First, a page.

Judean king noted for his reforms of Israel's worship in the time of Jeremiah.
Josiah was the son of King Amon, who had engaged in pagan worship. Josiah was made king at the age of eight after his father's assassination. He reigned during the last half of the seventh century B.C. Josiah's religious reforms were occasioned in part by the discovery of a scroll in the Temple, which was probably the book of Deuteronomy. Like Hezekiah, he sought to eliminate the worship of Baal, Astarte and other foreign deities, and he centralized worship in Jerusalem. Josiah was king when Jeremiah began to prophesy. Josiah attempted to assert greater independence from Assyria, but he was killed in battle with the Egyptians, who were allied with Assyria.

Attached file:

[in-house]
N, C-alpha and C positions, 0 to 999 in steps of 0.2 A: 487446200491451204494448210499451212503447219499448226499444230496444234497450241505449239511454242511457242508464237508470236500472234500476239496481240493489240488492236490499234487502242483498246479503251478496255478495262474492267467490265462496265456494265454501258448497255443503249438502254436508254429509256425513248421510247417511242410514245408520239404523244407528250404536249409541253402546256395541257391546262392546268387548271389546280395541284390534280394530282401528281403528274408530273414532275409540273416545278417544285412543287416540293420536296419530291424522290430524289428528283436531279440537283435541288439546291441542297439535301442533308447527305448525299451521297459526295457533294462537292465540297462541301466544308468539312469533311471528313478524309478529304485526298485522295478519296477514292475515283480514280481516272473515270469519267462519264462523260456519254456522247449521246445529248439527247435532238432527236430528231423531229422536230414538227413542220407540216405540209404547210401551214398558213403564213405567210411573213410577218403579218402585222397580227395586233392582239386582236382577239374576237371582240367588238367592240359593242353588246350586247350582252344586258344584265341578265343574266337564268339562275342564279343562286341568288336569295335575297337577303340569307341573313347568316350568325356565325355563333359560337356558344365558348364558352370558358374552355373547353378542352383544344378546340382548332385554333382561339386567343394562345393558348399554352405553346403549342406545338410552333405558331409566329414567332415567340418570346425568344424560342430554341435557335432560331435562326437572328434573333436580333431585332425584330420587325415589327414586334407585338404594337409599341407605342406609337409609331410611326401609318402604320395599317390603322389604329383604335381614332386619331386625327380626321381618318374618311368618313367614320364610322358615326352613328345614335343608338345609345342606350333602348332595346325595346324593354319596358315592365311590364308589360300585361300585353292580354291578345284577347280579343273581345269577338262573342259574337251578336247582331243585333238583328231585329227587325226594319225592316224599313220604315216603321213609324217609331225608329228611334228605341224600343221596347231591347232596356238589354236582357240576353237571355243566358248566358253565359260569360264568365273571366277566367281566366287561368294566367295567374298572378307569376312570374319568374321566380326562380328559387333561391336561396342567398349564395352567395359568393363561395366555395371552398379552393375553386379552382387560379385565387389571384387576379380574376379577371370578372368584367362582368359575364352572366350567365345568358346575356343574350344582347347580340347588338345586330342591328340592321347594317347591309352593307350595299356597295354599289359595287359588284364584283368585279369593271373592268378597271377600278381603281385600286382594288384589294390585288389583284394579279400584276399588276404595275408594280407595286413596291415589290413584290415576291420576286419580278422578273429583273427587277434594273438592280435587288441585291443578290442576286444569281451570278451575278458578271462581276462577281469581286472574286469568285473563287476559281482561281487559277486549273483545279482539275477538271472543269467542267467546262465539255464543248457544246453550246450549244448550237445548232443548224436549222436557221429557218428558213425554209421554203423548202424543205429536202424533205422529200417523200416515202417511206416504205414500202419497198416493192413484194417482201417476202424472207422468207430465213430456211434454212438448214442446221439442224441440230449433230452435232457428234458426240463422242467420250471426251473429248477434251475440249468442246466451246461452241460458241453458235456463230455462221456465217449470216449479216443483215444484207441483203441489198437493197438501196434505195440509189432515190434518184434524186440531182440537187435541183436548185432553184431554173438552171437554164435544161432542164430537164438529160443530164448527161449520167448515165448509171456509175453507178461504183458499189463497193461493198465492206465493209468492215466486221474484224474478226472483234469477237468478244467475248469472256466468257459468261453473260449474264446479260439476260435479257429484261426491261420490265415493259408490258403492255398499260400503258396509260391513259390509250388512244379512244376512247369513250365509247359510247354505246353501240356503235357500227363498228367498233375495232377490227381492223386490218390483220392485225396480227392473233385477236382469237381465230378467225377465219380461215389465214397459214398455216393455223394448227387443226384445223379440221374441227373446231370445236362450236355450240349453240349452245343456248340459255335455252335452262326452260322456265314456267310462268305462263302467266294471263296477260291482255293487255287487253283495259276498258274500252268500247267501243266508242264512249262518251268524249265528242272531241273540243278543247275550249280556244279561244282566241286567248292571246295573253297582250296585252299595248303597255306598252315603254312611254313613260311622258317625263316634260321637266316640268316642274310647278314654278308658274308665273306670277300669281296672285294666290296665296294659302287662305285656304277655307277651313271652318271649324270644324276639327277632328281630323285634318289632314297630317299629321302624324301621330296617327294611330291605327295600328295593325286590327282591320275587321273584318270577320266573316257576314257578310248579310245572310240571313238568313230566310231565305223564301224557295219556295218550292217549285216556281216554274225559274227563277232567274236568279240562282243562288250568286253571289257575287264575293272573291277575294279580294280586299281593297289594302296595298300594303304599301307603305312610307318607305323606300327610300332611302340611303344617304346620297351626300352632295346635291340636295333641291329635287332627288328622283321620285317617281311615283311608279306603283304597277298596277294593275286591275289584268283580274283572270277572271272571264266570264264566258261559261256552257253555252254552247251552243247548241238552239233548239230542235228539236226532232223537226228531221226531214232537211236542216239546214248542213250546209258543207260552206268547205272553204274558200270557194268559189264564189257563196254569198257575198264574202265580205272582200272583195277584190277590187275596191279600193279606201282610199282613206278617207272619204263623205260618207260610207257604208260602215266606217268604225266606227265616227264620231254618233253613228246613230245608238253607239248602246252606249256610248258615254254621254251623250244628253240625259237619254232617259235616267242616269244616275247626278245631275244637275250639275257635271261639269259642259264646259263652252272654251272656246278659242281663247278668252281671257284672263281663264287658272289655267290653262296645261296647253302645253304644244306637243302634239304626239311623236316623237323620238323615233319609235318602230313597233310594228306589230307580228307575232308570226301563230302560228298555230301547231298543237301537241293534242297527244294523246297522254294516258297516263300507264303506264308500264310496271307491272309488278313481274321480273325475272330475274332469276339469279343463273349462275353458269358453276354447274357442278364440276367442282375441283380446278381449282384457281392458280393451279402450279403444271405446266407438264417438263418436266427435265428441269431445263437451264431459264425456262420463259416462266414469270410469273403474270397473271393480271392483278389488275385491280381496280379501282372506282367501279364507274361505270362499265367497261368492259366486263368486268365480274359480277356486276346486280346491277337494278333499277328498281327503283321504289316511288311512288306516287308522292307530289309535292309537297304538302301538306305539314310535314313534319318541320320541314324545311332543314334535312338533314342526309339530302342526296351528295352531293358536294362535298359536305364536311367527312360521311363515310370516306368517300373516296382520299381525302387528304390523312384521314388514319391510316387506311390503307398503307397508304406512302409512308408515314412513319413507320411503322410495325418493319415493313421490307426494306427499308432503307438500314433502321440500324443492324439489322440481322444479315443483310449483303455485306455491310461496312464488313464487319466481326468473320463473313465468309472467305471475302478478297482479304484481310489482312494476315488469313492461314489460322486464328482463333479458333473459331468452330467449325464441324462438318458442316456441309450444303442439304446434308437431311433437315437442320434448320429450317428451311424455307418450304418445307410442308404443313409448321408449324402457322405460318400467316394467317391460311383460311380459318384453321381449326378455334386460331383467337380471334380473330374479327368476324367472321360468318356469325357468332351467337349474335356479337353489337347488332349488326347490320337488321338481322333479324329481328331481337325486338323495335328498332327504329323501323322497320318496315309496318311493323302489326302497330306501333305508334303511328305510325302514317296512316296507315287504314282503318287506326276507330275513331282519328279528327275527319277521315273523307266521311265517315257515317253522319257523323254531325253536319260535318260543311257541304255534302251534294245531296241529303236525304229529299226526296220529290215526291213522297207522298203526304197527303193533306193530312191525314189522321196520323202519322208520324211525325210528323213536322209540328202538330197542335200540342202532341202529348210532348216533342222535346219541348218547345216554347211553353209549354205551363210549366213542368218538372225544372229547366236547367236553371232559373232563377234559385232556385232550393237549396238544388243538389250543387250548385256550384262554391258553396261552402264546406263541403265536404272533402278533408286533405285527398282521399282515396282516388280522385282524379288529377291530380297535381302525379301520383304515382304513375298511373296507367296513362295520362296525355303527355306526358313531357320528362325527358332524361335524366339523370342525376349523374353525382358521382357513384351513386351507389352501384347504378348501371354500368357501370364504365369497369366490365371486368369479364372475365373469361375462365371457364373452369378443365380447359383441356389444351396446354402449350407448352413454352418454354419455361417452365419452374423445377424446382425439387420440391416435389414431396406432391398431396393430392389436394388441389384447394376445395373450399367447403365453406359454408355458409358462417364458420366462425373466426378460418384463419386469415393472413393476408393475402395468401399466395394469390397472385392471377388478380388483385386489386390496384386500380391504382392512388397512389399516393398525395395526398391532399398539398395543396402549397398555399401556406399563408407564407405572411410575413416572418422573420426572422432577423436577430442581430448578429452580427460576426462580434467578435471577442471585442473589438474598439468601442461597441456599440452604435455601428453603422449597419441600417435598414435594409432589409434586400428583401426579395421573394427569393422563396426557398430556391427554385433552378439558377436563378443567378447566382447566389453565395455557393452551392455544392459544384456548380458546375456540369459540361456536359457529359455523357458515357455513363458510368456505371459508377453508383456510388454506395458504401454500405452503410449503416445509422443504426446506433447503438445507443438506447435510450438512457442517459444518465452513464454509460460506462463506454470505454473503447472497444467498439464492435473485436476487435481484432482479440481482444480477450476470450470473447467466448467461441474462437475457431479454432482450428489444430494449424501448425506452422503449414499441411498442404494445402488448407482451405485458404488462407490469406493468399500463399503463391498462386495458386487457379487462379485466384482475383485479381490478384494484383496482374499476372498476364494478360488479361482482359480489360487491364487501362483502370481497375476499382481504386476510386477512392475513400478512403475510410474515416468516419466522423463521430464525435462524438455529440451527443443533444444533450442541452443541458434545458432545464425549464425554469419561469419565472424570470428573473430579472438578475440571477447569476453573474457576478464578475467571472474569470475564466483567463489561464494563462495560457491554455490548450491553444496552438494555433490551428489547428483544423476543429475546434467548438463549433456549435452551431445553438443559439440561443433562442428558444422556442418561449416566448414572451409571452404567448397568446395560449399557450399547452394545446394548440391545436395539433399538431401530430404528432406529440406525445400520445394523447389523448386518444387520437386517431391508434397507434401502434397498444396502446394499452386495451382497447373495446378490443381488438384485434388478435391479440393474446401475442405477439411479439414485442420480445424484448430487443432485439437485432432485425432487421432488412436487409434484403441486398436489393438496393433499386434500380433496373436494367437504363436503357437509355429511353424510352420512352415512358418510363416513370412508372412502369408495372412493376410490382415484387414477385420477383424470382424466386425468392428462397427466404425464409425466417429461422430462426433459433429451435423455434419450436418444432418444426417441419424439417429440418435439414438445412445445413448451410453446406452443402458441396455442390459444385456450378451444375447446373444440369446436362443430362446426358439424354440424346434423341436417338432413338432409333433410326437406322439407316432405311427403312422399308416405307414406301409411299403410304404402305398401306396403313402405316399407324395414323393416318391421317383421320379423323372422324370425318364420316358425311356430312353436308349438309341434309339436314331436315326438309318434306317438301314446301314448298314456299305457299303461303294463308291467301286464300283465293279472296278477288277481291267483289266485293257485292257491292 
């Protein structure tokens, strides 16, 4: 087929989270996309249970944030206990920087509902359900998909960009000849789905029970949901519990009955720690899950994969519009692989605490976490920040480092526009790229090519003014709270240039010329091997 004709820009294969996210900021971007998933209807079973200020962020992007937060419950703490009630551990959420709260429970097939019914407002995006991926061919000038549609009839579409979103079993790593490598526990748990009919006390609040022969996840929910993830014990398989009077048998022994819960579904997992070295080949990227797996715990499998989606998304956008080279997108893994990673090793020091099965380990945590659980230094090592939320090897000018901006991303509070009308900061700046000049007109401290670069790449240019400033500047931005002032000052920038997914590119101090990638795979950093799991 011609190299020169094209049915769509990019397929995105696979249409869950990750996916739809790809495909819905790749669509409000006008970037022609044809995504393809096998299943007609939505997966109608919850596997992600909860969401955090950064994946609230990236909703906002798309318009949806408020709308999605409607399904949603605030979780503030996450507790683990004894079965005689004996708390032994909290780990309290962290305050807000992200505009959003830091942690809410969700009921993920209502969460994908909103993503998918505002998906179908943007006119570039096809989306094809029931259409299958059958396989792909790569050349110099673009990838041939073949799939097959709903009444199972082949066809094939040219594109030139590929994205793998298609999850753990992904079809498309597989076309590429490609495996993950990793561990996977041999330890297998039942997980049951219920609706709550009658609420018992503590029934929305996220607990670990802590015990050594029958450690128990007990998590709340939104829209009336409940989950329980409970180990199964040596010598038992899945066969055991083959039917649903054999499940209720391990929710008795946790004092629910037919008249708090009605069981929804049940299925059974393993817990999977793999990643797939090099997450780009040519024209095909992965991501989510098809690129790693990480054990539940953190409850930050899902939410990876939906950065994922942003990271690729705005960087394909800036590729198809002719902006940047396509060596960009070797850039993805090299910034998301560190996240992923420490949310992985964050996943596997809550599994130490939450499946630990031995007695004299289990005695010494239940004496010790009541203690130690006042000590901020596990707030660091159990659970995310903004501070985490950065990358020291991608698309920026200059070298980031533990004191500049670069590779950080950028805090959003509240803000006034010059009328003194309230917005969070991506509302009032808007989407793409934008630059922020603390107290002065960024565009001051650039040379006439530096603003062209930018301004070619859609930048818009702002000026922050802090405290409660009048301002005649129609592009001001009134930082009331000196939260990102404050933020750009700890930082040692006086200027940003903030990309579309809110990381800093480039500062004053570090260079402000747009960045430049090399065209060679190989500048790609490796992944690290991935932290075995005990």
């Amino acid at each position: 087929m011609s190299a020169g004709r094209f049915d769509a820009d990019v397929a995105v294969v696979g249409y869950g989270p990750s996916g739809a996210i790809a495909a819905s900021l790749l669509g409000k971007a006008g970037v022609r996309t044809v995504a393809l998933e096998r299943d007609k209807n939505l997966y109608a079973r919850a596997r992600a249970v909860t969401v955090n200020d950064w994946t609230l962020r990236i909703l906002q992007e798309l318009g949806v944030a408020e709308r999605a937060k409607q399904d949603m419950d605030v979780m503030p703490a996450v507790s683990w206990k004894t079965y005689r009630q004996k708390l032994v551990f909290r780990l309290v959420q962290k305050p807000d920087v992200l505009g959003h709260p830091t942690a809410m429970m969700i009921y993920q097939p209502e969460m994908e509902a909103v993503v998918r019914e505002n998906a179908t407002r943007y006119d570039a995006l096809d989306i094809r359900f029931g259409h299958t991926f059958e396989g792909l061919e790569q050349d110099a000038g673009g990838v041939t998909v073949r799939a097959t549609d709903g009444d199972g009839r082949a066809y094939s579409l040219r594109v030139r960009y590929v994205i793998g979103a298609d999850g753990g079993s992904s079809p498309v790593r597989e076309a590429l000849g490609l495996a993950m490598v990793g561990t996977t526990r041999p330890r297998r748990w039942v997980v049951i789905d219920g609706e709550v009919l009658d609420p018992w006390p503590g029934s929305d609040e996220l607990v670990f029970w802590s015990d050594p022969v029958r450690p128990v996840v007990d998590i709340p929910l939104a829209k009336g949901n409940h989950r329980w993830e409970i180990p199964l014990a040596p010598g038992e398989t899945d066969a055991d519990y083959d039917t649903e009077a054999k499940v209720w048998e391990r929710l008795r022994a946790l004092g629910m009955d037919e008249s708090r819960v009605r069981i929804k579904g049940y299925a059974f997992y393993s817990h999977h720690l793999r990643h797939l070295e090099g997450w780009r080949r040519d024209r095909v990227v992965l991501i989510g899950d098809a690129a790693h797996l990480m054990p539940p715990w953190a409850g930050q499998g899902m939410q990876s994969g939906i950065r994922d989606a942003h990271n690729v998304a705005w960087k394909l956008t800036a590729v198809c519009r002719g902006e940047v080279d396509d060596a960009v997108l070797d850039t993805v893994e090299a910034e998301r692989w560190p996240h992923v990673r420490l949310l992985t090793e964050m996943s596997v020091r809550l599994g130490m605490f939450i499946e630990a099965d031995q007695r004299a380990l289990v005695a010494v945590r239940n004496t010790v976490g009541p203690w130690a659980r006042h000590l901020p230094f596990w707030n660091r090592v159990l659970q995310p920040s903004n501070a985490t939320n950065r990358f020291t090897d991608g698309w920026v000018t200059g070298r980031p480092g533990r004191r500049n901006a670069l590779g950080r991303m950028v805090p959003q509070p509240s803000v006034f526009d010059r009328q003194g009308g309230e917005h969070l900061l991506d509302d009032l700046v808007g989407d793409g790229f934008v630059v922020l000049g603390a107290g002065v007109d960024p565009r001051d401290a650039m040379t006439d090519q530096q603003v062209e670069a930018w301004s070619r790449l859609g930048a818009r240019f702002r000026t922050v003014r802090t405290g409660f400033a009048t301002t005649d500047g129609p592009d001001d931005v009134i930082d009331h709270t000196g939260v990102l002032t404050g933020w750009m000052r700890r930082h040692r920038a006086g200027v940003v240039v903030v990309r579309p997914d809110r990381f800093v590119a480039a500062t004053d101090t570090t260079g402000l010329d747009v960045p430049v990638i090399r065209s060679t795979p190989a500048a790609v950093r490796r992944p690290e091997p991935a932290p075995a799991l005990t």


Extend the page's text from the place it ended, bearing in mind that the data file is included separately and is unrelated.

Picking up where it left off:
AUTHOR: Robert Brusic, Seminary Pastor Emeritus